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The year: 1946. The event: Oakland's "Jazz at the Philharmonic." The music streaked into the unknown, daring listeners to grab hold and fly there, too. On stage was the creator of those new sounds: Charles "Yardbird" Parker. In the crowd was the 16-year-old who would someday bring Parker's extraordinary story to the screen: Clint Eastwood. "Americans don't have any original art except Western movies and jazz," observes Eastwood. Movie fans, of course, know that few heroes sit as tall in the saddles as Eastwood. Now the legendary America icon, whose Dirty Harry films have been praised for their jazz scores, ventures deeper into that other original American art. Eastwood produces and directs Bird, a film burnished with the magic of that 1946 concert encounter between legend and future legend and honored with an Academy Award for Best Sound in its spellbinding recreation of a man and his music. Like jazz itself, Bird rings with counterpoints and embellishments. Past and future overlap as the film explores Yardbird's soaring skill and destructive excesses.
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Top customer reviews
I almost have seen all the movies about Jazz. Some of them are good some not.
So far there are only a hand full of them that are good enough for me to watch them again which is BIRD, MO BETTER BLUES AND FABULOUS BAKER BOYS. All the other movies are so so.
And above those three, this movie is the best.
The movie is about the legendary saxophonist Charile parker. I am not a huge fan of his since most of his albums are recorded in mono.
But anyway,during watching this film, I almost cried watching Forest's acting. It is so real and touching.
Clint Eastwood have something that other people doesn't have. That is his warm heart. And that heart sometimes touches audience so deep that we as an audience can feel so deep and we just carry it for days. I also do know that he is a huge Jazz fan as well.
There are many good actors involved in this film and they are all good but since Forest was so good that I cannot but think about him after the show for so long. This movie is a must see music film for everyone.
160 mintes went so fast that I was surprised!!
It's worth a viewing if you are a Jazz Fan.
This is a dark film, but Charlie Parker's life was not a happy one, and Bohemia in New York City was and is a dark place. Does that mean it isn't interesting?
I don't think this film is about jazz, per se: it's about a troubled, self-destructive man who is also a genius jazz musician, and the conflict between his demons and his talent, where the demons win--a sadly common story among so many of our greatest musicians. If anything, it's a tragedy, which fits: jazz was born from blues, and blues is the music of tragedy.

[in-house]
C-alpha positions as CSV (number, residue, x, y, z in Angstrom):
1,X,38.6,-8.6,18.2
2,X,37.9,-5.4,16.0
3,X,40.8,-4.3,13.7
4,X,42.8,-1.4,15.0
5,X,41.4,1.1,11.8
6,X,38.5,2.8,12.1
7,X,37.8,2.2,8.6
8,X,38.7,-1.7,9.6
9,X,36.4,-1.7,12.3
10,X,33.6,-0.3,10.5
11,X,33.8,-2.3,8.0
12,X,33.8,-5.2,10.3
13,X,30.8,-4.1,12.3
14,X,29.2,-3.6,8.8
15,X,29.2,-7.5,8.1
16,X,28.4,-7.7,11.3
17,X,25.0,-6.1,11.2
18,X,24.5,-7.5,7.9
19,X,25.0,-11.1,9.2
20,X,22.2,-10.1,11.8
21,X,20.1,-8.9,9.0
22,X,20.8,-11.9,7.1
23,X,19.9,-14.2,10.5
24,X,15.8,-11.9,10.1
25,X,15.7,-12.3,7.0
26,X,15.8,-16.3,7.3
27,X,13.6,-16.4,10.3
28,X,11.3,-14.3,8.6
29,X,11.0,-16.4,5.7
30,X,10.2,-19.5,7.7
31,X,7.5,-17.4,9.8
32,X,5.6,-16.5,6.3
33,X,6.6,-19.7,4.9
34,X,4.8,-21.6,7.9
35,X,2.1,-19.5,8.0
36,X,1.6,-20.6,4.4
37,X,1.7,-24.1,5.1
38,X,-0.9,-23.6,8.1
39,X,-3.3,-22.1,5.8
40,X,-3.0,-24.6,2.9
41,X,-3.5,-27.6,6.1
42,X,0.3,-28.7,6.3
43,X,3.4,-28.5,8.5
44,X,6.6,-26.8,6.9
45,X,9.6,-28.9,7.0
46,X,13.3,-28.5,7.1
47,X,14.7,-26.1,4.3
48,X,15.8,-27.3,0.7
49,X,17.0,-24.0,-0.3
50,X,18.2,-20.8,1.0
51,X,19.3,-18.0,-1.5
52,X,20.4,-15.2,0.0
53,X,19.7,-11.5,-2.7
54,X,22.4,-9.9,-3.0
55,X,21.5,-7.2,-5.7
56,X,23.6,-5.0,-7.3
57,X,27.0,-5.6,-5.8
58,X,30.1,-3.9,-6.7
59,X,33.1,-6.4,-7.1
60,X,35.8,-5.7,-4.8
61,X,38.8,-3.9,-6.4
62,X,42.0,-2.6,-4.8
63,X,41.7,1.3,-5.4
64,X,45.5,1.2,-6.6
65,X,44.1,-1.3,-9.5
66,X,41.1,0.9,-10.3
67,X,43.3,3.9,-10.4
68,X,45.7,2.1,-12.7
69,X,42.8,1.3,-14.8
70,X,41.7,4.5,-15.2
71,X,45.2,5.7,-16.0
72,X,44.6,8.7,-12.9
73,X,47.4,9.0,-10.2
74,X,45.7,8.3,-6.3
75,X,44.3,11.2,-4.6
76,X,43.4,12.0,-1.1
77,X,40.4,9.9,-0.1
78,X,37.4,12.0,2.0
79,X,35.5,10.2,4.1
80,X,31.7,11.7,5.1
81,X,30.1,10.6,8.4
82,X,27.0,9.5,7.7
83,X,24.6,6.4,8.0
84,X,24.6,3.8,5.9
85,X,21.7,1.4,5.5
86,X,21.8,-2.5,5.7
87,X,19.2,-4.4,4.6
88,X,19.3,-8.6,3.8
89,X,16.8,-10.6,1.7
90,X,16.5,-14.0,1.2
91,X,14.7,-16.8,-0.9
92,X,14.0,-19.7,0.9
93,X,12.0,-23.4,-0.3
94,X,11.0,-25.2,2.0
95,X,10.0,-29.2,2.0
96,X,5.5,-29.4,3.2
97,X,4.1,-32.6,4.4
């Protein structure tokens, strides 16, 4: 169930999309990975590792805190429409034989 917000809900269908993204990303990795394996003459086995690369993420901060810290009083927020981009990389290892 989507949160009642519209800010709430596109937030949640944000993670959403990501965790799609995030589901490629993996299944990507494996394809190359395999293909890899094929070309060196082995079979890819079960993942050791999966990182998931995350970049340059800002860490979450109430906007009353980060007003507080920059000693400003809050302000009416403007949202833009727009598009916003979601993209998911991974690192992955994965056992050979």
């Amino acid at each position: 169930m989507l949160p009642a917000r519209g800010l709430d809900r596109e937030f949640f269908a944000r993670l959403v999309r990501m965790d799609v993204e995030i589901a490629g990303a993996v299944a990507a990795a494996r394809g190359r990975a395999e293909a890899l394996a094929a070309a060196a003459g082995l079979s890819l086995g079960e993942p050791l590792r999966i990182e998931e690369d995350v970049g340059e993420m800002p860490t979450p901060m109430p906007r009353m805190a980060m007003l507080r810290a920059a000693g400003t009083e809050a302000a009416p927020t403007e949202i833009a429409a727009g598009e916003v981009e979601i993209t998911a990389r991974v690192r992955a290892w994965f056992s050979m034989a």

If you want accuracy and an emphasis on music over drama, check out one of the many excellent documentaries on Parker, or better yet, just listen to the music.
Clint Eastwood, an avid jazz fan, is also an accomplished jazz pianist. Despite the negatives listed above, he has created a memorable musical sound track of Charlie Parker's genius.
Charlie Parker died in March 1955, aged 34. The doctor calling the coroner at the scene of his death described him as a 65-year-old male. Bird was a drug addict, an alcoholic, who had bleeding ulcers, cirrhosis of the liver and a weak heart. At least twice, he had tried suicide by drinking iodine. Several times when picked up for drug usage, he lost his New York State lounge card for playing jazz and had to go to the West Coast to join Dizzy Gillespie, where a lounge card was not required. From our point of view, that was a good thing, for it helped spread bebop throughout California and introduce other audiences other than in NYC, to his fantastical, sensitive and miraculous way of playing.
Was it his sensitivity that made him so inept at handling the down times in life? When his little daughter died, he went back on drugs, after having been clean for a number of years, but having also during that time, increased his alcohol intake.
Bird died young, on the verge of the rock and roll surge and the waning of bebop. But other great jazz performers managed to survive this time, such as Miles Davis, Dizzy Gillespie and many another great. It could be though, that Bird died within his time, on the verge of changes in musical taste.
The movie features strong performances by Forest Whitaker as Bird, Diane Verona as Bird's wife, Chan, and an excellent performance by Michael Zelniker, as fellow musician and friend, Red Rodney.
It won several international awards, and an Oscar for Best Sound for its soundtrack.
Whatever Clint's defects in his first directorial job, he has given us a stunning and lasting portrait of Charlie "Bird" Parker, one of the greatest jazz musicians of all time.